Scaling the G8 Summit

Georgia greets the world with martial law


You know you've left reality behind when a local G8 booster avers that a hand-made table represents the American South. Everyone knows NASCAR represents the South, with racin' closely followed by humidity, sweet tea, and the most beautiful women in the world as regional hallmarks. But good luck getting NASCAR fans to shut up and quit drinking when the president of France is in town. And if Frenchie eyeballs the ladies, it's on, buddy.

Instead, attendees arriving for the Sea Island summit that starts today will get a hermetically-sealed, Disneyfied look at the South. Considering the security precautions in place, some 20,000 security personnel with a $25 million budget, it is fair to wonder if the Constitution still applies along the Georgia coast.

The American Civil Liberties Union has filed legal challenges against local edicts, clearly handed down after prodding from state and federal officials, which require any gathering larger than six people to get an almost impossible-to-get permit. A federal appeals court recently struck down similar restrictions on public protest enacted by the city of Augusta in an attempt to keep the Masters golf soiree free of icky, caddy-class demonstrators. Even so, a last minute judicial bitch-slap of the summit is unlikely.

Meanwhile the Coast Guard has effectively closed down recreational boating and much of the commercial shipping traffic in the area around Sea Island, part of the anti-terror precautions that are now standard operational procedure for any event that is likely to garner widespread news coverage. And Georgia Gov. Sonny Perdue, following in the tradition of a pre-emptive war, has declared a pre-emptive state of emergency for six counties that will last until June 20.

Georgia officials have tried to compare the legal declarations and security prep in Glynn County and surrounding areas to the ones undertaken for the 1996 Atlanta Olympics, with simple public order at issue. But there is one glaring difference that is perhaps too obvious to belabor. The Olympics or a golf tourneys are not primarily political events. G8 summits, in contrast, function primarily as political events, and every leader in attendance will come with a detailed political agenda.

Moreover, the summits are looked upon as a way for leaders to enhance their standing both at home and internationally, so they function as extended public relations operations as well. For the host leader, propaganda is not too strong a word.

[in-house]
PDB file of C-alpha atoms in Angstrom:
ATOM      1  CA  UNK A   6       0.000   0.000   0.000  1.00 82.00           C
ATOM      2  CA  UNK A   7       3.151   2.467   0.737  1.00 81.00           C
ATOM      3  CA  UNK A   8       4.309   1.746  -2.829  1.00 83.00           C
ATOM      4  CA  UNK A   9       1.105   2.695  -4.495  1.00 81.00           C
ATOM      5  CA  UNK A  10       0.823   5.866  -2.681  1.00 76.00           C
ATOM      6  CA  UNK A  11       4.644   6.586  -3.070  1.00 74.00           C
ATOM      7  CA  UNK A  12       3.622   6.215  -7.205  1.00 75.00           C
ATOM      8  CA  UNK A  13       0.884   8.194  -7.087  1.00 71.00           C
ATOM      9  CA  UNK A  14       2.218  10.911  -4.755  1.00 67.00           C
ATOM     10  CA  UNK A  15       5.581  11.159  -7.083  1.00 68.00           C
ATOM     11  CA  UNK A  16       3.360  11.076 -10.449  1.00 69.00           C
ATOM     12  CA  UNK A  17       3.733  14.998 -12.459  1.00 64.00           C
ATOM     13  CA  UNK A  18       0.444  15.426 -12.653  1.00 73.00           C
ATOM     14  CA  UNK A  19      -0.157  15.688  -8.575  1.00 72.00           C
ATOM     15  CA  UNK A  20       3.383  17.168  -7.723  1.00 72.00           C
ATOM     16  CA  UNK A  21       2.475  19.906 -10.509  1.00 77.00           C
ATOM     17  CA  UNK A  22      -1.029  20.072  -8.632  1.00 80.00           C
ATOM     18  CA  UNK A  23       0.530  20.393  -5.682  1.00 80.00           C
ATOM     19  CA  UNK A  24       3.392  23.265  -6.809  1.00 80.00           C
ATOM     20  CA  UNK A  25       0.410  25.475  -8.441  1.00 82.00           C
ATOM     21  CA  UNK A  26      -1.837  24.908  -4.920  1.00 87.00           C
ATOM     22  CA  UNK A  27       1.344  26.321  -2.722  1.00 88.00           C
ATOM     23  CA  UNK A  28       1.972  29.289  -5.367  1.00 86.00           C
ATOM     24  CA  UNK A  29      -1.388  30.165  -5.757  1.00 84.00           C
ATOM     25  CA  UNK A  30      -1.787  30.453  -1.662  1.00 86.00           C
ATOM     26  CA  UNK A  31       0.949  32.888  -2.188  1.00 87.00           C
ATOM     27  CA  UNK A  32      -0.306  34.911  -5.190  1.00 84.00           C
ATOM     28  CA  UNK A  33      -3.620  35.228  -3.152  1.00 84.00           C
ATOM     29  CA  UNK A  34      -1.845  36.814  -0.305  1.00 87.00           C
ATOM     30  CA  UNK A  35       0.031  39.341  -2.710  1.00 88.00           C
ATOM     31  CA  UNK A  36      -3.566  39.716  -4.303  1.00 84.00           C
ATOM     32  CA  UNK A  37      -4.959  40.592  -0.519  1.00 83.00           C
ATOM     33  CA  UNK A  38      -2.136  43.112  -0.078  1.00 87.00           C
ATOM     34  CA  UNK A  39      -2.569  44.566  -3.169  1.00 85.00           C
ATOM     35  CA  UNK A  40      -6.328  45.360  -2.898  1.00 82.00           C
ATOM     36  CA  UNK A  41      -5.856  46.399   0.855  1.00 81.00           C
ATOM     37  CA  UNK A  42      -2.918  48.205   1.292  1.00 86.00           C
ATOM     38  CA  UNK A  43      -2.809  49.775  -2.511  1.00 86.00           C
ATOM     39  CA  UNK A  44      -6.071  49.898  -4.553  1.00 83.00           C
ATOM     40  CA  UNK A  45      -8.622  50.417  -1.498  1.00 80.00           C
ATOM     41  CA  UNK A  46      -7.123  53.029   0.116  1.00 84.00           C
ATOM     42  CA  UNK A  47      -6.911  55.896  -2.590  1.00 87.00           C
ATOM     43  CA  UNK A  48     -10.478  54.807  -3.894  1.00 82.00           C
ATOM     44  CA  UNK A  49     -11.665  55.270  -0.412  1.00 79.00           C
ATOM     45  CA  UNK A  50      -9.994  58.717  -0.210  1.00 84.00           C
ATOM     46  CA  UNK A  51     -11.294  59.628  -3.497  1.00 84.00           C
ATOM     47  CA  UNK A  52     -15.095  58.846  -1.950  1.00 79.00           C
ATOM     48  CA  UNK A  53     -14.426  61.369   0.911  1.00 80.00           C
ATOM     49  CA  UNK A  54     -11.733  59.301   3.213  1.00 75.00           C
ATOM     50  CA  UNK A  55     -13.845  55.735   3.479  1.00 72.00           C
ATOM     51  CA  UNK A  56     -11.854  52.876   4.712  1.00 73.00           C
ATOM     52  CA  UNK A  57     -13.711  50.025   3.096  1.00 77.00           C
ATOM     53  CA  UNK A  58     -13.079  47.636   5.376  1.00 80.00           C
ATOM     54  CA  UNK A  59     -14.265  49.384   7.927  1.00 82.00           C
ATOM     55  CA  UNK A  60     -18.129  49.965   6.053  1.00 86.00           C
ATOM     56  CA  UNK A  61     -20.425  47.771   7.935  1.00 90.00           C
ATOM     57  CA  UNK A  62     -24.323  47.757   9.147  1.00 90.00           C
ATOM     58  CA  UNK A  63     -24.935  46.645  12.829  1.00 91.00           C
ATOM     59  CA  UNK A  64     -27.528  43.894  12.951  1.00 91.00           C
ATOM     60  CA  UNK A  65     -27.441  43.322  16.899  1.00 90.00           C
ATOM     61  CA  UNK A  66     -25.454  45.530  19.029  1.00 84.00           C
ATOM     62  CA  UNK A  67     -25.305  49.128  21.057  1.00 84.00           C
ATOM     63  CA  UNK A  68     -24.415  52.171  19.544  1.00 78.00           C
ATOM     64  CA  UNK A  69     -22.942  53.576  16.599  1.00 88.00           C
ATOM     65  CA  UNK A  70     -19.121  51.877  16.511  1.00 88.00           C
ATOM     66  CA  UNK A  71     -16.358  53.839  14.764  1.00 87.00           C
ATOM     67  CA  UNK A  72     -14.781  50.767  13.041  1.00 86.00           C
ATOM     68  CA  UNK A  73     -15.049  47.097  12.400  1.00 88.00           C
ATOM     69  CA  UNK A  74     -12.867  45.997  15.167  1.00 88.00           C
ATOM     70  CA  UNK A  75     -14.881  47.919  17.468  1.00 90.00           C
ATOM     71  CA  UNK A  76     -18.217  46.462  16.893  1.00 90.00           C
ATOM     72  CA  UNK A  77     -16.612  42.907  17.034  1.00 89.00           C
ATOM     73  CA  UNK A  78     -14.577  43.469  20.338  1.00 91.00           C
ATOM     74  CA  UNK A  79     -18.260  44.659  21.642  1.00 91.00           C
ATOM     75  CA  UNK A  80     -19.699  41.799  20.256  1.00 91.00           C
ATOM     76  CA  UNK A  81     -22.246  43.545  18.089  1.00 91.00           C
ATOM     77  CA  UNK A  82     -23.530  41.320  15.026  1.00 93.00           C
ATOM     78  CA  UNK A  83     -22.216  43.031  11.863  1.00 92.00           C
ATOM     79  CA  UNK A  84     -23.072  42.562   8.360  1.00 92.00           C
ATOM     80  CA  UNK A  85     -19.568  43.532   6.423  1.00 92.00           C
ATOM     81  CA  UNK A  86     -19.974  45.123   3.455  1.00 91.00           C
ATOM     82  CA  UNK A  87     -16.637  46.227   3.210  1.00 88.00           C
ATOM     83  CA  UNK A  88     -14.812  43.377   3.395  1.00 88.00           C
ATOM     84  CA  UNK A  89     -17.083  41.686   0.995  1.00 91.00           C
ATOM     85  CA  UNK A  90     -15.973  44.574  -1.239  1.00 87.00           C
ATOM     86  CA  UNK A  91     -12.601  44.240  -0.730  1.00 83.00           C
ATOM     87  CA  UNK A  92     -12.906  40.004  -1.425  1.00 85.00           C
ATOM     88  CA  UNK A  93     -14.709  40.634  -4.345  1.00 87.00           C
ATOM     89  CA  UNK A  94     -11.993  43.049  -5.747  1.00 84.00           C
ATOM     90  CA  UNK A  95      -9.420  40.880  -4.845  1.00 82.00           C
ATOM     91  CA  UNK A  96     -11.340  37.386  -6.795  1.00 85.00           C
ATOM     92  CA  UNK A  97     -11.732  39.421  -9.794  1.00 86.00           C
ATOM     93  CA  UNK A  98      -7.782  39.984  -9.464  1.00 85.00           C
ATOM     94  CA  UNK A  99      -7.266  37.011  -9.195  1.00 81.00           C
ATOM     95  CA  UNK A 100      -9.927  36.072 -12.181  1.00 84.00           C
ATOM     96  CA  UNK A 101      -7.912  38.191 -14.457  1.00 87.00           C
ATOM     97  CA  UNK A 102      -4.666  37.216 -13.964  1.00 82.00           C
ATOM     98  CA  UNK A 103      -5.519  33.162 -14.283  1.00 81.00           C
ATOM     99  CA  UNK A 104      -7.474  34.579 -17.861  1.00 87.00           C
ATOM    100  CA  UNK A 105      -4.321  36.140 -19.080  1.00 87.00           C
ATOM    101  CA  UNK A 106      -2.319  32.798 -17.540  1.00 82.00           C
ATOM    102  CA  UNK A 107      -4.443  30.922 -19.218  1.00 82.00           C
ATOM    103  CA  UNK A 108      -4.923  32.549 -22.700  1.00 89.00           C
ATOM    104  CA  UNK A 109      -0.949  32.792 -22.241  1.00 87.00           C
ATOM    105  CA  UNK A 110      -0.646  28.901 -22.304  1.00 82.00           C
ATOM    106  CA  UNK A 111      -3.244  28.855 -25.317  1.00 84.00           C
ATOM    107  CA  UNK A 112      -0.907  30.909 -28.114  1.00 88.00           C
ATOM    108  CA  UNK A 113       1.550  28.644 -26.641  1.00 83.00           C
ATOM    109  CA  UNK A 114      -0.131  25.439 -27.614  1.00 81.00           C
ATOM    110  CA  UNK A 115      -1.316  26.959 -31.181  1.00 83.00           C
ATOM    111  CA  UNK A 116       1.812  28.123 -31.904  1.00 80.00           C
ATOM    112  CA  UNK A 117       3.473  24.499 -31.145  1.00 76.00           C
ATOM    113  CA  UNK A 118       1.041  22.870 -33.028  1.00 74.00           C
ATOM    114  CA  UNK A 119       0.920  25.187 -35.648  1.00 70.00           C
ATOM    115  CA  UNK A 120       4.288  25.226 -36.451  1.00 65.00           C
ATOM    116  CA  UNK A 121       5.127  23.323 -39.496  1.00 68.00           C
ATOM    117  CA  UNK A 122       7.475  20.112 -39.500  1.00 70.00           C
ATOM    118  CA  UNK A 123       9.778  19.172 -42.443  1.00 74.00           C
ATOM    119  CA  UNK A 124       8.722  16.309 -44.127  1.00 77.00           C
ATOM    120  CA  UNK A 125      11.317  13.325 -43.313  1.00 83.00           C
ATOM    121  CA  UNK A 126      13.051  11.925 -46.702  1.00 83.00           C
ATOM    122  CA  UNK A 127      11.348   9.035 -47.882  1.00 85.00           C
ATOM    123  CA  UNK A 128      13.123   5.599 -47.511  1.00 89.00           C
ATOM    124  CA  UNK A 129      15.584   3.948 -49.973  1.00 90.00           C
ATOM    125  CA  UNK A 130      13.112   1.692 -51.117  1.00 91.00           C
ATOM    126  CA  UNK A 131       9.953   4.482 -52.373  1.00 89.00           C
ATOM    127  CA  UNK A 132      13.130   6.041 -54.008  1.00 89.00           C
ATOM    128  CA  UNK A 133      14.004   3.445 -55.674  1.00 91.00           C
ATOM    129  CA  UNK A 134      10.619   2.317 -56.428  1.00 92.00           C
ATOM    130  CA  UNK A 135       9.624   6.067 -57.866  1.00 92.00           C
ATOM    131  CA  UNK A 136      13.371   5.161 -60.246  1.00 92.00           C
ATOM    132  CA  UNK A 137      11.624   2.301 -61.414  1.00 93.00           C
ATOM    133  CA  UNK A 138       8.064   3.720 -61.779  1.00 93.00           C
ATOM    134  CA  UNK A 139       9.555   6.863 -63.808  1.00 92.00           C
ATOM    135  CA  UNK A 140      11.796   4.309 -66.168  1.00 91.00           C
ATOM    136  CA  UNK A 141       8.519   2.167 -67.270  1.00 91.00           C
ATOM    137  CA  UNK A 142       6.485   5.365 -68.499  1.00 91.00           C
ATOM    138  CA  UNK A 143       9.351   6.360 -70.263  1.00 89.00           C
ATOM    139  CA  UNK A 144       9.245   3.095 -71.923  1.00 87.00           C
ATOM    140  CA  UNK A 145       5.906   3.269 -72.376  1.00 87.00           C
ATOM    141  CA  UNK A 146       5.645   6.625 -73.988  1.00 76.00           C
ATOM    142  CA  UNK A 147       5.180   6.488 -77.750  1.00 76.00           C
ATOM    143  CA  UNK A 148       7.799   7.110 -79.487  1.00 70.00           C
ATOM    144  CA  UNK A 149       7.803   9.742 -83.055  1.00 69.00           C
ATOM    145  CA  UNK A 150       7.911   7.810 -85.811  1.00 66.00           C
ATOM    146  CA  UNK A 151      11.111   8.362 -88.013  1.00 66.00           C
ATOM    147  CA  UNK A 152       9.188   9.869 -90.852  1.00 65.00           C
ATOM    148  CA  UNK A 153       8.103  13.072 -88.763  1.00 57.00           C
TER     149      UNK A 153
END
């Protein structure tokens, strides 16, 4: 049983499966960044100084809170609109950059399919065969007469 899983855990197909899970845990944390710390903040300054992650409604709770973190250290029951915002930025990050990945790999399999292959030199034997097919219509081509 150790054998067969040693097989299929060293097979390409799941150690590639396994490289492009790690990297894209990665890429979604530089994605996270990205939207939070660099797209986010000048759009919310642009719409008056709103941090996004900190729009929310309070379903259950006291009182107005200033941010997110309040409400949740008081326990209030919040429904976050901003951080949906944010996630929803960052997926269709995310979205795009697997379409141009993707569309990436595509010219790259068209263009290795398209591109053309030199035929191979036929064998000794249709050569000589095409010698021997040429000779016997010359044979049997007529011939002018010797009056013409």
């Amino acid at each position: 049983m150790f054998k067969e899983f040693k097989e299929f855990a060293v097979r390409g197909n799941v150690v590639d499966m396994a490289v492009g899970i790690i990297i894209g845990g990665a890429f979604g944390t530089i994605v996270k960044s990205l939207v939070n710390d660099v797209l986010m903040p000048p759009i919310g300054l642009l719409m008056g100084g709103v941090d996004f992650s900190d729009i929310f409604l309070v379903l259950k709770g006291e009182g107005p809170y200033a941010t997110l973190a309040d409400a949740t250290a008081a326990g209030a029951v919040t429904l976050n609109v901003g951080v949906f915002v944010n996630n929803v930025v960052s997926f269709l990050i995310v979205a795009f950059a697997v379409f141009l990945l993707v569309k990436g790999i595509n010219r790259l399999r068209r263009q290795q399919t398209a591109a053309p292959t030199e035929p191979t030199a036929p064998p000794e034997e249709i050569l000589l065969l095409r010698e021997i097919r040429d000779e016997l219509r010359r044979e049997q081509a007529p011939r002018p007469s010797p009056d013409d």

So measures at the Olympics that one could argue had the intent and effect of limiting possibly disruptive public protest at that non-political gathering are wholly inappropriate for a G8 summit. Some form of mass protest, as distinct from the clearly illegal cretinous nihilism that some displayed at the WTO confab in Seattle in 1999, is to be expected when several world leaders get together under one roof. That is not disruption, it is democracy.

Besides, there is absolutely no reason for world leaders to commandeer popular, public spaces like a coastal vacation spot for a few days except to make pleasing photo ops for themselves. If security is such an all-consuming worry, then face-to-face meetings could be held on an aircraft carrier in the middle of the ocean; a media pool of a half-dozen could report back on the happenings. Meeting on a ship would make driving around in electric cars exceedingly tough, true, but we've got to prioritize. Cutesy PR stunts go to the back of the hydrogen-powered bus in wartime.

The top priority of this and every G8 Summit is to make world leaders look like they are on top of world problems. For George W. Bush the event will also provide some evidence that his Iraq policy hasn't made him a complete international outcast—that his opposite numbers will still drop by for a grip-and-grin as long as a few nights in a resort far away from the sweaty, restless rabble are part of the deal.

That is the actual state of emergency unfolding in Georgia, where massive state and institutional power will be used to secure political, personal, and very petty gain.